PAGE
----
- The Washington Times - Sunday, March 23, 2003

If "Shock and Awe" doesn't subdue the Iraqis, the U.S. might have to try "Shock and Artest."

Such a volatile fellow, this Ron Artest. He left St. John's after only two years, I hear, because the school didn't offer a degree in anger management.

By shooting at the wrong basket in pursuit of his first career triple-double, the Cavaliers' Ricky Davis gave new meaning to the term "offensive rebound."

Never let a war interfere with your own self-promotion. That, at least, appears to be the motto at ESPN. When hostilities broke out in the Middle East last week, the following advisory actually appeared at the bottom of my TV screen:
Program Alert
Military action has begun in Iraq
"Outside the Lines" nightly at 12:30 a.m. ET

Which means that someday we might see:
Program Alert
Meteor wipes out most of Eastern seaboard
"Around the Horn" weekdays at 5 p.m. ET

So I'm reading about Montreal Canadiens fans booing our national anthem the other night and I'm thinking: Maybe they would have felt differently if Celine Dion had been singing it.
Or Shania Twain.

Chipper Jones, who played golf with Tiger Woods recently, claims he "beat Tiger on one hole." I'm betting it was the 19th.

Elsewhere in baseball, in the April issue of Details magazine, Tommy Lasorda says regardless of what New Yorkers think, "Los Angeles is the sports capital of the world, and you can put that in big letters."
How about these letters, Tommy? R-A-M-S.

The "sports capital of the world" being bereft of an NFL team? That's like Venus de Milo being bereft of an arm.

Lead Paragraph of the Week:
CHARLOTTE, N.C. (AP) Deidra Lane was sentenced Tuesday to time served for her role in a 1998 bank robbery. In an unrelated case, she is charged with murdering her husband, former NFL running back Fred Lane.

Evander Holyfield vs. Roy Jones Jr.? Who's Evander going to fight after that, Billy Conn?

Holyfield's attorney says Evander "is interested in fighting for any of the three major [heavyweight] titles." I assume that includes the Golden Gloves.

Fascinating piece by Ed Bouchette of the Pittsburgh Post-Gazette last week on agents who prefer not to represent NBA players. Said Eric Metz, who turned down the chance to audition for LeBron James: "There's this posse factor. It's definitely not in the football world. Quarterbacks might have one, but defensive linemen definitely don't have them. Every basketball player has about six posse guys who hang with them. You get all these people in your guy's ear; when you tell him something, there are six filters that confuse the message. In football, you don't have that interference."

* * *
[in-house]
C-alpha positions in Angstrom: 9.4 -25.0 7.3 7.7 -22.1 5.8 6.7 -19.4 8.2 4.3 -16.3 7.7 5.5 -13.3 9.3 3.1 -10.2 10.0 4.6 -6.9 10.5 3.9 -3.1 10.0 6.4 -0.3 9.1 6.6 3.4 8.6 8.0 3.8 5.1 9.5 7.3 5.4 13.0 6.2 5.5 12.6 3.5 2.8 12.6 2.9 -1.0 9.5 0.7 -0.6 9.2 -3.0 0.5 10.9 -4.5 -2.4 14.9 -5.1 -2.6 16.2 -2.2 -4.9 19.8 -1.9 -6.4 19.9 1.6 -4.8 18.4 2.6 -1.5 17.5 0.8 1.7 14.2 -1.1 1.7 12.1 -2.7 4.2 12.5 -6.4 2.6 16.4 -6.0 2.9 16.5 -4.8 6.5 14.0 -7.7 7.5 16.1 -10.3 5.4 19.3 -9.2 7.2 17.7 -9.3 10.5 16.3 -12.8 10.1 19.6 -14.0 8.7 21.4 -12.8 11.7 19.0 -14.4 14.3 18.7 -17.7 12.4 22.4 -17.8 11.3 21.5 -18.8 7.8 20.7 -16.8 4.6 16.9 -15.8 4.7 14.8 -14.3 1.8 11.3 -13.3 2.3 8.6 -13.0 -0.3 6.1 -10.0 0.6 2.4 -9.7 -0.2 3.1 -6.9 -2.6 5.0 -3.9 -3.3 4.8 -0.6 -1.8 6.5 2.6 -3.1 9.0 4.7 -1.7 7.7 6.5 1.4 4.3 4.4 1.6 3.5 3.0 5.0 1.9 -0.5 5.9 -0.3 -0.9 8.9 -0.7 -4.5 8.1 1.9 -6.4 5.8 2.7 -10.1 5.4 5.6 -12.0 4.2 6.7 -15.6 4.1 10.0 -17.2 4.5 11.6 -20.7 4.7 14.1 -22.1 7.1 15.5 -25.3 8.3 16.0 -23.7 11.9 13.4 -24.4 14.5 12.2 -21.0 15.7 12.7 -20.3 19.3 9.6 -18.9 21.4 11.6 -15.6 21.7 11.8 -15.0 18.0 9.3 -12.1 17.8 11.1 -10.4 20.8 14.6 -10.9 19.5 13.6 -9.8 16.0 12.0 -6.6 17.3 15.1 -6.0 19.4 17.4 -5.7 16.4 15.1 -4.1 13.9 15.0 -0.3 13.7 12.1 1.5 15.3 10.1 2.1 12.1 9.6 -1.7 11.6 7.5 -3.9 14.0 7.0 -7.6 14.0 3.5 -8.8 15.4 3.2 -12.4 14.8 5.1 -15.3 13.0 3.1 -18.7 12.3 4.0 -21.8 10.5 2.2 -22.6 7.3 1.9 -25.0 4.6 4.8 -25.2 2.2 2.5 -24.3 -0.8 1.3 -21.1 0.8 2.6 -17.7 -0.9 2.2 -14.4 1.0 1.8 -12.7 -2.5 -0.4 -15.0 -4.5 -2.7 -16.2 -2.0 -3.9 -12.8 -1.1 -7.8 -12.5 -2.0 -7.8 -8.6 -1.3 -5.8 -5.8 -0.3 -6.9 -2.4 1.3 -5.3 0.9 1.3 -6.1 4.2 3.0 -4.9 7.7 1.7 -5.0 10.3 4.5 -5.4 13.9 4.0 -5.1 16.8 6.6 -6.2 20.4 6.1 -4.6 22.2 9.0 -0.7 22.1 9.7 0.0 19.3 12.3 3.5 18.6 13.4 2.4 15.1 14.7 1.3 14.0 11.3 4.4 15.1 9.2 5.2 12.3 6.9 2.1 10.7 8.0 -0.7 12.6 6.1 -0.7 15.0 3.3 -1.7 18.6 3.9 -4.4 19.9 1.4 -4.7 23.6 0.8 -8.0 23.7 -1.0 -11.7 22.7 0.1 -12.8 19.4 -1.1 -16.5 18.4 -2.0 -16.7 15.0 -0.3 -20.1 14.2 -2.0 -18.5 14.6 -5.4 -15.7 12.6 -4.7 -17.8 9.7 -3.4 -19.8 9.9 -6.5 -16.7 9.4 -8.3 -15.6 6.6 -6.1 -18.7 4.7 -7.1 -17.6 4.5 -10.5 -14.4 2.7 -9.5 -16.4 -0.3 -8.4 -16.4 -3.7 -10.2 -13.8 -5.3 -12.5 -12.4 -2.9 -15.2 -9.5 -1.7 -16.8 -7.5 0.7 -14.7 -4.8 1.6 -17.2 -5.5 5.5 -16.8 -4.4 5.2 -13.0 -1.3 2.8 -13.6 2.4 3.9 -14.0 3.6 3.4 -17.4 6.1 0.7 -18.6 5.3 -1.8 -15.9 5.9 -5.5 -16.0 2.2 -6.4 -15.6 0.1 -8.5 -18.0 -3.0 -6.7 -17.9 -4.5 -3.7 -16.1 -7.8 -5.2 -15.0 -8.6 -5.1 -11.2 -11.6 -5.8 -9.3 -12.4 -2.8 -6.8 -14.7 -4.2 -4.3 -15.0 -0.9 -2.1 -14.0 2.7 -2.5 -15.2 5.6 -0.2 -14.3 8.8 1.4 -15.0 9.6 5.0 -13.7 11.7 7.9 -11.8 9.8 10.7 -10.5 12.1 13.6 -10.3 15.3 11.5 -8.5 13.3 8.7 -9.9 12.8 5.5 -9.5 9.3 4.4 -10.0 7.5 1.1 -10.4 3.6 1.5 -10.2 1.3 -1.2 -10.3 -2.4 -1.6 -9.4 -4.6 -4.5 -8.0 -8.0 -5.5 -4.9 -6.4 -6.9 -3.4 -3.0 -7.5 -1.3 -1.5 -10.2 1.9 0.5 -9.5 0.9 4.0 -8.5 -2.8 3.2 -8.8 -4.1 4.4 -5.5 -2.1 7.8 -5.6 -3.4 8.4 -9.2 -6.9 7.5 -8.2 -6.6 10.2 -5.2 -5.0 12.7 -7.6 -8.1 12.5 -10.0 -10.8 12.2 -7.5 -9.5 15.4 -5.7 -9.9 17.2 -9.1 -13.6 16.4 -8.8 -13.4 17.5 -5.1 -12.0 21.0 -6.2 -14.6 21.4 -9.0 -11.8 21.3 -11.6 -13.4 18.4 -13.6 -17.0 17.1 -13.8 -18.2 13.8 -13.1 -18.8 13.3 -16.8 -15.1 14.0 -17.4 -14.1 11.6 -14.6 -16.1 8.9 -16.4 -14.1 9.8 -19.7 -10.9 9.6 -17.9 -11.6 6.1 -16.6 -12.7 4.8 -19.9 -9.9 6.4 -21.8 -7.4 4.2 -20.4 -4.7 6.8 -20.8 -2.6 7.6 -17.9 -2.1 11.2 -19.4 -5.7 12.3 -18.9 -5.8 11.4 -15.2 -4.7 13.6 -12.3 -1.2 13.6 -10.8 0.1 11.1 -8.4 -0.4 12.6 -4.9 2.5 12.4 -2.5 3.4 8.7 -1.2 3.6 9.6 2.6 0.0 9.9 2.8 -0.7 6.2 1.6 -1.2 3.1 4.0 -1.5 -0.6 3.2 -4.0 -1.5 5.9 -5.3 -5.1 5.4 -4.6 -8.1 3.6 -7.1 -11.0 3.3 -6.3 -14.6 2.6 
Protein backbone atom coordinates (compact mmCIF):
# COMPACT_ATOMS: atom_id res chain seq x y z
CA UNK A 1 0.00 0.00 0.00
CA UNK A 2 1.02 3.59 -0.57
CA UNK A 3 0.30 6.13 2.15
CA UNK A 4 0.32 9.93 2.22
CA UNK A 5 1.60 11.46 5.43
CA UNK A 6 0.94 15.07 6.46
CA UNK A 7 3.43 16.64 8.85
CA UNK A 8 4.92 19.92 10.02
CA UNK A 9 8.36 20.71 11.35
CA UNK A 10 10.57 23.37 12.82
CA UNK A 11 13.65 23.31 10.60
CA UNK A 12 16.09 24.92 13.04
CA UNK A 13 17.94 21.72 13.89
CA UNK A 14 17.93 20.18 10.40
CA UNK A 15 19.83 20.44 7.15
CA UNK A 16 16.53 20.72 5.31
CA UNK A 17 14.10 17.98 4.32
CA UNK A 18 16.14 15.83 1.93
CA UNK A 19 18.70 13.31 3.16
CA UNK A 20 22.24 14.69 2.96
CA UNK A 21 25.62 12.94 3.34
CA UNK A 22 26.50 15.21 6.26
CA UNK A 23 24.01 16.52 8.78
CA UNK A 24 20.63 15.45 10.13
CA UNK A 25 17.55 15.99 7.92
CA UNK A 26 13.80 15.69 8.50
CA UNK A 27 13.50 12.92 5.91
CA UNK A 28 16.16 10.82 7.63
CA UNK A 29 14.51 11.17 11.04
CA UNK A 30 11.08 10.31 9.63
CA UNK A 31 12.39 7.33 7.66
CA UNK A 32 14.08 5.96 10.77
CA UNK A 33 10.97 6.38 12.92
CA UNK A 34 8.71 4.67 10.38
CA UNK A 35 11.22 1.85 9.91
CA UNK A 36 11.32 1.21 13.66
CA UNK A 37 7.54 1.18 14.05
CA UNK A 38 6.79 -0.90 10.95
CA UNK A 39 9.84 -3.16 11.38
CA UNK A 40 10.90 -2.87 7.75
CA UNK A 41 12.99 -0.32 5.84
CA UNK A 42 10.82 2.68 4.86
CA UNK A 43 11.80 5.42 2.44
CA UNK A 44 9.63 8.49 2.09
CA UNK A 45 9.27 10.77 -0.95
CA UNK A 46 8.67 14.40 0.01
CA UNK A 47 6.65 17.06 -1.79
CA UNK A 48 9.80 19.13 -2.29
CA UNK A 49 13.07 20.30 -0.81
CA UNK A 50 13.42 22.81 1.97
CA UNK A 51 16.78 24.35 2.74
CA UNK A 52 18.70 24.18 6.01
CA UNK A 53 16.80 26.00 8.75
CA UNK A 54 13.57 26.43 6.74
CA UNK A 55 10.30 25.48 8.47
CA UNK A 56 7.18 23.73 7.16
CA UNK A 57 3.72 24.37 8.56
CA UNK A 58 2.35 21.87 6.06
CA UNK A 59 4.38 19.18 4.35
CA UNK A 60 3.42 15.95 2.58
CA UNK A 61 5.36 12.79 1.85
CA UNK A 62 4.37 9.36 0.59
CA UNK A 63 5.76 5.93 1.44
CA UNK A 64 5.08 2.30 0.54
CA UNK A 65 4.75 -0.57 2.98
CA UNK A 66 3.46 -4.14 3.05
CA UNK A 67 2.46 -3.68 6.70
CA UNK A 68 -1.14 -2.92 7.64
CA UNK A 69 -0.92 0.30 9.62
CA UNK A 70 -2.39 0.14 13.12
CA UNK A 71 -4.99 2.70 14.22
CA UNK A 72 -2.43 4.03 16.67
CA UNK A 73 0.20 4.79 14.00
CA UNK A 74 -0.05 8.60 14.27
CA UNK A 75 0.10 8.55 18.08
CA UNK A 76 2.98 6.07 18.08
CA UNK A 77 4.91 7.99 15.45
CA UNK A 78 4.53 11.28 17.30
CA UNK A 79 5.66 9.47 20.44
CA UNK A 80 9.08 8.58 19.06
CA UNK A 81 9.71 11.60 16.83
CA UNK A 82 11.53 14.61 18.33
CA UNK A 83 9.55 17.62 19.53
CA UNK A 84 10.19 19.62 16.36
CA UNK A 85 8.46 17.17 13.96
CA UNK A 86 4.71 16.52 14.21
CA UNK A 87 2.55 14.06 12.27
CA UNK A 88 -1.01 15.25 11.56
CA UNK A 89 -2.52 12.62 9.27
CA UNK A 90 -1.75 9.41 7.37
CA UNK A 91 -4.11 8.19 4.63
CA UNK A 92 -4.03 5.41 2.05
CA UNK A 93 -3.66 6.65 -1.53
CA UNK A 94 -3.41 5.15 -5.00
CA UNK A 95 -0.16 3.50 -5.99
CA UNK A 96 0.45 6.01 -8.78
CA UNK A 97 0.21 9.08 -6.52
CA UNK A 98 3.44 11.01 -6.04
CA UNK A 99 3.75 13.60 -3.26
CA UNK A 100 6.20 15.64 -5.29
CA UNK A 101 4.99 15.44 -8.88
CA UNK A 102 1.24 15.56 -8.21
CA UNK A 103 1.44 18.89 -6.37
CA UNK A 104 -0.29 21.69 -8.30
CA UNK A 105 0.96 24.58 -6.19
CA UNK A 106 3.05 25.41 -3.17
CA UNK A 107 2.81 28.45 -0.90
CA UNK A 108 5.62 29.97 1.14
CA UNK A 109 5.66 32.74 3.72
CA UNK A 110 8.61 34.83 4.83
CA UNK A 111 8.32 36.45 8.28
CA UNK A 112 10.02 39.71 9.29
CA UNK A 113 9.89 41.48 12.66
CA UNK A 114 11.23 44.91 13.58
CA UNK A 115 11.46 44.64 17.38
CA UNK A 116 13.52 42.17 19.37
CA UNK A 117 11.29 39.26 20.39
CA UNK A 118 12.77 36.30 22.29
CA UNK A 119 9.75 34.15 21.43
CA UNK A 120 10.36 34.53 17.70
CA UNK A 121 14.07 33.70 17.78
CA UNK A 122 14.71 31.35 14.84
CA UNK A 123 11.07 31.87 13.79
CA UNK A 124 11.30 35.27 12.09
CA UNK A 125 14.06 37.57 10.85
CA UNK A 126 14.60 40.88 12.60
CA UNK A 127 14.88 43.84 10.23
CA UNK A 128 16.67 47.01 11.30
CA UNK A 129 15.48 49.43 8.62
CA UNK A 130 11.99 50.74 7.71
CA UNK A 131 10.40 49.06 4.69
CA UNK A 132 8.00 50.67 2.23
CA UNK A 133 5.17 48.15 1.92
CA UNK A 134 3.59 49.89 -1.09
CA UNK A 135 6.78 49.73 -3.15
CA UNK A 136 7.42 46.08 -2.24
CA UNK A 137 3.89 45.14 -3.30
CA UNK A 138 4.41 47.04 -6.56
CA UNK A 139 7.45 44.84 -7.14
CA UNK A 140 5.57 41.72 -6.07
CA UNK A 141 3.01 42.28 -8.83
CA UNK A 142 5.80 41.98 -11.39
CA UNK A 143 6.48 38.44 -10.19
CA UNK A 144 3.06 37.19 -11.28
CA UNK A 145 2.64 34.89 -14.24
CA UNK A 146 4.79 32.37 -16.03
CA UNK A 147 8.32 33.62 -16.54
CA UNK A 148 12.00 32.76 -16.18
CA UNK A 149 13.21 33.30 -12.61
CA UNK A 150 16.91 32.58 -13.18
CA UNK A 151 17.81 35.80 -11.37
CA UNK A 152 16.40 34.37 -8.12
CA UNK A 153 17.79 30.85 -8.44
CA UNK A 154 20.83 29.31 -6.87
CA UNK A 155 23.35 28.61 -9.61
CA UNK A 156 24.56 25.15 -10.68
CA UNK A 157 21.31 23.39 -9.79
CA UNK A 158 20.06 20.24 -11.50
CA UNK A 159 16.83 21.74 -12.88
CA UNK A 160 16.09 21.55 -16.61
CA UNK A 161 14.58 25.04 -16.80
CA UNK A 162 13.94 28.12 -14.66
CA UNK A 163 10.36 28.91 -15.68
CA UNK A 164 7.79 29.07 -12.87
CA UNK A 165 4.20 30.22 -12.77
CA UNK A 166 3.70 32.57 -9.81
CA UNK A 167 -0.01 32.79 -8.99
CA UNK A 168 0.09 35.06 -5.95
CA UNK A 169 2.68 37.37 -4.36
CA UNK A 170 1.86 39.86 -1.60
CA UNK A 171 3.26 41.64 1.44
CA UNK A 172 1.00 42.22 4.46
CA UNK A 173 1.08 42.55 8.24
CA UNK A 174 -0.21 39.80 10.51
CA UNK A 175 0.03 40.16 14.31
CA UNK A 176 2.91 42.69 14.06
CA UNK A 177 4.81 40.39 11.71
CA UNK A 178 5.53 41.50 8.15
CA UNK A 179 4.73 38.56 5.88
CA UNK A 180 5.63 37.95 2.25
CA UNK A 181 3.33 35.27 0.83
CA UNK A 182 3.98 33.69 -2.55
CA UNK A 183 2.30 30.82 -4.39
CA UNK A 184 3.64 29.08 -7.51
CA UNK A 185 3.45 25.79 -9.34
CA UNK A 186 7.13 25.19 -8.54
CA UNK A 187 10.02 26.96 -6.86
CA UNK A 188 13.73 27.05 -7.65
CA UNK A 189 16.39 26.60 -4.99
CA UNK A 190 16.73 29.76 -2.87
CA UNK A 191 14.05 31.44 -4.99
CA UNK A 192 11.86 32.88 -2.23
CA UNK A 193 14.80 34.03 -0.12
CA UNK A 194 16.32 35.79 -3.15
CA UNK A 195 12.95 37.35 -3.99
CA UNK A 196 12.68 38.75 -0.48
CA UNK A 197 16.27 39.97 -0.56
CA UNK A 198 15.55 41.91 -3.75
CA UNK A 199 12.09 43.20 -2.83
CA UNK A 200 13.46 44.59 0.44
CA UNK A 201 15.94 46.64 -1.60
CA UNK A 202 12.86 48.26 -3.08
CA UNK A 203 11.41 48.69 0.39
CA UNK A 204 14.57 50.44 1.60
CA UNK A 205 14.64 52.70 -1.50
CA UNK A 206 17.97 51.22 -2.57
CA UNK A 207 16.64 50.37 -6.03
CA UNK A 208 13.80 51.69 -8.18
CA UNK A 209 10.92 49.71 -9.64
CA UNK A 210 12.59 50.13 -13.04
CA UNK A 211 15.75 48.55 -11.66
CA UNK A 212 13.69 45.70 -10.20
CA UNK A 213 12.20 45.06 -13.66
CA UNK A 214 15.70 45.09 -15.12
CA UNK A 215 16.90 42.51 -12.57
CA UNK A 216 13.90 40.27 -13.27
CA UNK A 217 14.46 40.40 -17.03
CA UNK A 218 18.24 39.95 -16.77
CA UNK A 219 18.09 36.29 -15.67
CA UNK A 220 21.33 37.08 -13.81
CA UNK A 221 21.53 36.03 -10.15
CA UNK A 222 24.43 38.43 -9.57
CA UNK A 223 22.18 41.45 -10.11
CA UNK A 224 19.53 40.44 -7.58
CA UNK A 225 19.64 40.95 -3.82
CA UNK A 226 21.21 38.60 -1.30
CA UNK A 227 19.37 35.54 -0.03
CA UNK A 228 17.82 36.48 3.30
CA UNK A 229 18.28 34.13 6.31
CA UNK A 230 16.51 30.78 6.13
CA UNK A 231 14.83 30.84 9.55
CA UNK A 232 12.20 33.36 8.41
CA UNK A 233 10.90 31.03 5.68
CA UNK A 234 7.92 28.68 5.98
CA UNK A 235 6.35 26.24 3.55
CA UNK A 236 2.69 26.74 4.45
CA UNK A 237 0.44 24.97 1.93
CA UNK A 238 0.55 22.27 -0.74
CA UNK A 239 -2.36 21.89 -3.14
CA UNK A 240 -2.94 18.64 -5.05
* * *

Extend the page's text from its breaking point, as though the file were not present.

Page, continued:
You forget how much better the NCAA tournament used to be until you start flipping through a reference book and see that the '73 South Carolina team, which only made it as far as the Sweet 16, featured Alex English, Brian Winters, Mike Dunleavy and Kevin Joyce.
That's four future pros who played a combined 36 seasons in the NBA and ABA, scored 41,535 points and got beat 90-76 by Memphis State in the semifinals of the Midwest regional.

No matter what happens the rest of the way, Drew Nicholas' place in Maryland hoops history is secured.

The thing that bothers me most about the women's NCAA tournament is that Geno Auriemma is prettier than Pat Summitt.

It's probably just a coincidence, but not long after Stephen Davis fell out of favor with the Redskins, sportscaster Steve Davis fell out of favor with Channel 9.

On the subject of the Redskins, do they have any draft picks left, or can we all go fishin' that last weekend in April?

As quiet as things figure to be around here on Draft Day, it won't be nearly as silent as it was during the George Allen era. Consider:
From 1971 to '77, the Redskins had only one pick earlier than the fourth round the first of those years, when they took Texas wide receiver Cotton Speyrer in the second. Allen soon traded Speyrer to the Colts, though, in the deal for Roy Jefferson.
In '72, the Redskins sat out the first seven rounds before selecting running back Moses Denson of Maryland-Eastern Shore.
In '73, they had one pick in the first seven rounds, in '74 no picks in the first five rounds, in '75 and '76 no picks in the first four rounds and in '77 one pick in the first seven rounds.

Back by popular demand the Snyder Poll (one man's ranking of the various Snyders in the world of sports):
1. Matt Snyder, Northern Lehigh Middle School, bowling Slatington, Pa., phenom rolled games of 236, 234 and 181 earlier this month for a 651 series. His high series is 670, and he has four games over 230.
2. Jenn Snyder, University of Akron, women's volleyball Co-MVP of the team after racking up 549 digs to help the Zips to a program-record 26 victories. Was also a second team All-Mid-American Conference selection.
3. Fran Snyder, Rochester Institute of Technology, men's basketball Voted Rookie of the Year in the Empire 8 after averaging 12.7 points for the 20-8 Tigers. Shot 51.5 percent from the floor and 45.2 from the 3-point line.
4. Whitney Snyder, Duquesne, golf/tennis Dukes grad (and current tennis coach) was in the most recent class to be inducted into the school's Sports Hall of Fame. Captained the golf and tennis squads as a senior in '82-83 and was All-Atlantic 10 in both sports.
5. Derek Snyder, Notre Dame, fencing Finished seventh in the NCAAs last year to earn All-American status. Compiled a 32-7 record for the Fighting Irish.
Honorable mention: Dan Snyder, Redskins, owner. (His free agent blitz is the talk of the NFL, but is it in the best interests of the team?)

And finally …
News item: The Tour de France might start in the U.S. in 2008.
Comment: I can't decide if the French are trying to improve relations with us or get even for EuroDisney.

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